This is possibly, with the exception of White Christmas, the world's most known and best-loved film Musical, and so it seems strange that it had to wait until 1983 before someone adapted it for the stage. With music by Nacio Herb Brown and Arthur Freed, and a story by Betty Comden and Adolph Green, it was a winning collaboration which ensured the show's longevity and popularity.
It tells the story of a successful movie studio in the 1920s and the studio's two stars, Don Lockwood and Lina Lamont. Matinee Idols of the silent movies, but as the new 'fashion-that-will never-last' talking pictures start to garner interest and popularity, the studio is failing and realises it needs to start making talkies too in order to survive. There is one problem with this however - Lamont's voice! What a stroke of luck then that Lockwood just happens to find and fall madly in love with a young actress with the voice of an angel! Of course nothing runs smoothly, but love and virtue win the day and all ends happily ever after.
This evening I was at The Lowry to see SMTC (Salford Musical Theatre Company) proudly present their version on the Quays Theatre stage. With a professional set and lovely costumes (and an extremely tight and rushed 'get-in' and tech run!) the whole looked excellent despite some thing not exactly going as planned or running quite as smoothly as they should [but these will get slicker for further performances]. And with a fabulously sounding live band in the pit under the direction of Ed Nurse those famous showstopping numbers for which this show is so famous sounded great. Christine Meadows provided some lovely period and well-thought out choreography, and the whole was directed by Howard G Raw, who is absolutely no stranger to Musicals and directing.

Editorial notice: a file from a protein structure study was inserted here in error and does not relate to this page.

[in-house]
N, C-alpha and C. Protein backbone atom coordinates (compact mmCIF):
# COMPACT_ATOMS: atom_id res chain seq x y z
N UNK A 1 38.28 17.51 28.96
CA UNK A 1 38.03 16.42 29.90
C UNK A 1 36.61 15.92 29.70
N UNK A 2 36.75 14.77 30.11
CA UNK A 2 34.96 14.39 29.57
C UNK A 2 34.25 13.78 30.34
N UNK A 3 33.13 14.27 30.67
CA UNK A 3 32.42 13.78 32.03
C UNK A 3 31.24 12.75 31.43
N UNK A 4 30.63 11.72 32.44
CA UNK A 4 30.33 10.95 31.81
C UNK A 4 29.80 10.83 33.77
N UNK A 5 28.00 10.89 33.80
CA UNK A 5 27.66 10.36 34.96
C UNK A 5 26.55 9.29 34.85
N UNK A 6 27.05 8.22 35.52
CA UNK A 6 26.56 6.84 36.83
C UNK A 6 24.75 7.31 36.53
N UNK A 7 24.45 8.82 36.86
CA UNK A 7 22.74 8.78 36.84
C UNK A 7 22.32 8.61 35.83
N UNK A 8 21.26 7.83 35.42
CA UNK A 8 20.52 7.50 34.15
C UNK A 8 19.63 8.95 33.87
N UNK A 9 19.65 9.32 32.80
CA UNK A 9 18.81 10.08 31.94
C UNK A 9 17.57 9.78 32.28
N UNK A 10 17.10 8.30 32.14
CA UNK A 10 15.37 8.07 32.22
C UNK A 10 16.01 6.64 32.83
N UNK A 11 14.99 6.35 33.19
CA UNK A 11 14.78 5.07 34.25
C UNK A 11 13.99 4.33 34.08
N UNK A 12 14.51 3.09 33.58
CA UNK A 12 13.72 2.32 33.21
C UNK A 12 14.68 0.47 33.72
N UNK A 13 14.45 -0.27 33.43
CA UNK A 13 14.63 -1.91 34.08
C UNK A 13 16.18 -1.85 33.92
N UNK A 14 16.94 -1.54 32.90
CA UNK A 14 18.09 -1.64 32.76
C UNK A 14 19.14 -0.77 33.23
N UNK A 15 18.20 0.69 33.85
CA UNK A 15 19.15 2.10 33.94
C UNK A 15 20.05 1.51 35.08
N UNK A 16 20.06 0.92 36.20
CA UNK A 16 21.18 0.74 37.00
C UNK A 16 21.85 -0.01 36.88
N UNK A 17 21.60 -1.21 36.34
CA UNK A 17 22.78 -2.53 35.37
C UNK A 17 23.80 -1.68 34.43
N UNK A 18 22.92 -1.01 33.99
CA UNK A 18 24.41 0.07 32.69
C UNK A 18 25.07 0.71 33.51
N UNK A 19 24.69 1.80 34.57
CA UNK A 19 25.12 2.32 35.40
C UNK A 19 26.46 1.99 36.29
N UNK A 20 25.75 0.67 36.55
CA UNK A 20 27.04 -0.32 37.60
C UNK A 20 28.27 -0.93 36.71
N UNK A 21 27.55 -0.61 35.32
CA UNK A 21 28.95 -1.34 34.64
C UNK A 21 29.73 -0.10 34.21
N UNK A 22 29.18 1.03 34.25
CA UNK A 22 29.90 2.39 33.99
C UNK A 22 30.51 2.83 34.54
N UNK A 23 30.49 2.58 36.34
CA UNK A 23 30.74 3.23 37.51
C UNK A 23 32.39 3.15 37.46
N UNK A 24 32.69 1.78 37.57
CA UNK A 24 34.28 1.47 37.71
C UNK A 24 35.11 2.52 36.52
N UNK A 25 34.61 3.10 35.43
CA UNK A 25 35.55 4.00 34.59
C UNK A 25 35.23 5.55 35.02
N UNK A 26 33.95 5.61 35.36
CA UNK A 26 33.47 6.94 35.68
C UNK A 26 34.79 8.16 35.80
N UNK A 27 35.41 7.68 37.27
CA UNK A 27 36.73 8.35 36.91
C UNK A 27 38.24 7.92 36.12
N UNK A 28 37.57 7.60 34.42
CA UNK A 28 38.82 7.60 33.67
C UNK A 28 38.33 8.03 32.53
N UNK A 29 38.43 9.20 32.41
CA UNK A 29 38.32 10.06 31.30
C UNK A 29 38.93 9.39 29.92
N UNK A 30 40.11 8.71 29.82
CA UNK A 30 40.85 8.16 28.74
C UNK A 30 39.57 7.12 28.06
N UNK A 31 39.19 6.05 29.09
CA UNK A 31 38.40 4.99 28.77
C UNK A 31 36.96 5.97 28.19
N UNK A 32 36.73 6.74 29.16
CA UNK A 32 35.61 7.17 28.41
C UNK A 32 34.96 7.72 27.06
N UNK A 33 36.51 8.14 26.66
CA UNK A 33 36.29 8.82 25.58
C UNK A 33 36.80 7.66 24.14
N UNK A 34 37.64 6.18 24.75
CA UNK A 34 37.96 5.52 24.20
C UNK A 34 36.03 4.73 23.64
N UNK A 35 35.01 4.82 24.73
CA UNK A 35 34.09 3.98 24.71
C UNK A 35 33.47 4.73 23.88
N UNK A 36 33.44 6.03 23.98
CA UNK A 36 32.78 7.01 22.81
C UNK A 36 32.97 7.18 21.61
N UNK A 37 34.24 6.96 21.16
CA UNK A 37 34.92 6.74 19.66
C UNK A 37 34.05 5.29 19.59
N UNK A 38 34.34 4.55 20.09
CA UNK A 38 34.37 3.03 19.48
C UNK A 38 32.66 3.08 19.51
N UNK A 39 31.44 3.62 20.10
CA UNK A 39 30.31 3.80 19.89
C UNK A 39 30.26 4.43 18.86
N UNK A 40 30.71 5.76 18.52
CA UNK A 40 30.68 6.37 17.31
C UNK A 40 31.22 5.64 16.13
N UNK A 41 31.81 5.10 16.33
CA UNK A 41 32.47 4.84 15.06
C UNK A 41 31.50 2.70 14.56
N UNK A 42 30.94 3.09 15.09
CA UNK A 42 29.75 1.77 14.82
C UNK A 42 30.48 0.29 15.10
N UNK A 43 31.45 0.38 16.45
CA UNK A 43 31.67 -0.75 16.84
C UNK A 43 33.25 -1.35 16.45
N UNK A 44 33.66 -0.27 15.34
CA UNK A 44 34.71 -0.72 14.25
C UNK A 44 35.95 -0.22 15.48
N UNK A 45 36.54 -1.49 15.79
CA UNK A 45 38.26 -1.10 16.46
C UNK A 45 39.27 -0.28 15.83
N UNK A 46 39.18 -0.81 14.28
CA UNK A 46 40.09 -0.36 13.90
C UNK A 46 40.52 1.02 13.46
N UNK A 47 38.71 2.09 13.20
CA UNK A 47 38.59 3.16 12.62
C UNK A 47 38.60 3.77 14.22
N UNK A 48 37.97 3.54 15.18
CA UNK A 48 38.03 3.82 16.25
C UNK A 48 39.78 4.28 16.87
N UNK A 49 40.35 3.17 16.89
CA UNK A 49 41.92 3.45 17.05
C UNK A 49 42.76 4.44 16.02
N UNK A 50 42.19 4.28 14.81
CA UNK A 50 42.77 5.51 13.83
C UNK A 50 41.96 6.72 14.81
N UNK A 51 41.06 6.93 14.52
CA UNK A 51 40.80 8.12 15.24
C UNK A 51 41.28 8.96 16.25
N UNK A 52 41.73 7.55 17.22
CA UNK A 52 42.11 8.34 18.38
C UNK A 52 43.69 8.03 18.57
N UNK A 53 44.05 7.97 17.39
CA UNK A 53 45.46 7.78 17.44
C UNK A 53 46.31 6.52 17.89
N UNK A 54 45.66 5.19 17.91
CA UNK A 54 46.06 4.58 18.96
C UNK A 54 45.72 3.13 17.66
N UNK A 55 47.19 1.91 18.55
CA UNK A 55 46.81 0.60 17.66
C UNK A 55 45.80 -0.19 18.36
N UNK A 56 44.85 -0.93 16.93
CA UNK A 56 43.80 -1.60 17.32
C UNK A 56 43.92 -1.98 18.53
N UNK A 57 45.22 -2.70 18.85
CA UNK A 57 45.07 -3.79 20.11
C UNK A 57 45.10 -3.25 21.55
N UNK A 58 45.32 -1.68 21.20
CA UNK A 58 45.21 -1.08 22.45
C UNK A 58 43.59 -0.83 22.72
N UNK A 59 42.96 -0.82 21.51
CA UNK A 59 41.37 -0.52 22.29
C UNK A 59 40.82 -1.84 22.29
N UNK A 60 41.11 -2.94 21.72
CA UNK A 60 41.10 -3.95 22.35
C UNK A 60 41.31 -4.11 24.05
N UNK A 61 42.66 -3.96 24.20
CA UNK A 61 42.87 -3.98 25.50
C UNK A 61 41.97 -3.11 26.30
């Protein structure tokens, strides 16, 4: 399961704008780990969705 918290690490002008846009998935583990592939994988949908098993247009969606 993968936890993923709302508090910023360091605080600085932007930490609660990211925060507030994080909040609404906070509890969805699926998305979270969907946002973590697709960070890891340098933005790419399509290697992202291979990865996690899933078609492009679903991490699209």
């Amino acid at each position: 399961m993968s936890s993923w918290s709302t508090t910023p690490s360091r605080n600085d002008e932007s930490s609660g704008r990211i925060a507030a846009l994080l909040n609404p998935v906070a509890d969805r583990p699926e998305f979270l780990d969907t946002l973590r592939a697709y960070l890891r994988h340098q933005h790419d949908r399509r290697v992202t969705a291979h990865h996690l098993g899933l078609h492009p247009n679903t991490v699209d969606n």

Yes, Singin' In The Rain features songs such as 'Fit As A Fiddle', 'Make 'Em Laugh', 'You Are My Lucky Star', but of course, such is the power of cinema, the show sinks or swims on really only one song and one sequence. If you have never seen Gene Kelly perform it on screen, you will surely have seen one of the many parodies or affectionate remakes, so iconic is this scene that not performing it well would be the downfall of the success of the whole show. Of course I am speaking of the 'Singin' In The Rain' sequence itself. The lamppost was there, the rain was there, and our star Don Lockwood was there; and yes, he delivered and yes, the curtain to act 1 closed to huge applause.
Peter J Rigney was in fine form as Lockwood. A great on-stage presence, a pleasing to watch actor and his singing and dancing a joy. Lina Lamont was played this evening very intelligently by Alison Ruck. This part could easily descend into caricature territory, or simply be a mono-dimensional bimbette in the style of Audrey in 'Little Shop Of Horrors'; but Ruck played a rounded and nuanced part with sincerity, and this worked very much in her and the show's favour. I loved her interpretation of 'What's Wrong With Me' [even if the mirror was placed in a poor position]. Alexandra Seven gave a solid and correctly un-starry, down-to-earth performance of Kathy Seldon, and comedy was provided for by Lamont's erstwhile double-act partner turned pianist Cosmo, played here with glee by Jason Manford look-a-like Adam Garnett.
I think perhaps because this was the first night the whole lacked pace and there were many too-long gaps where either the cast ad-libbed or we were kept waiting too long; and certainly the chorus and ensemble parts didn't really have any motivation or enthusiasm in their entrances and exits. Lighting cues were often late, and the show was late starting at both the beginning and after the interval. But hopefully these will pick up and get swifter as the show is performed more.
Given time for the company to settle-in to both their roles and the staging and technical aspects of this demanding show, this will be a hugely enjoyable and extremely proficient production which will indeed 'make 'em laugh'.
Reviewer - Matthew Dougall
on - 6/6/18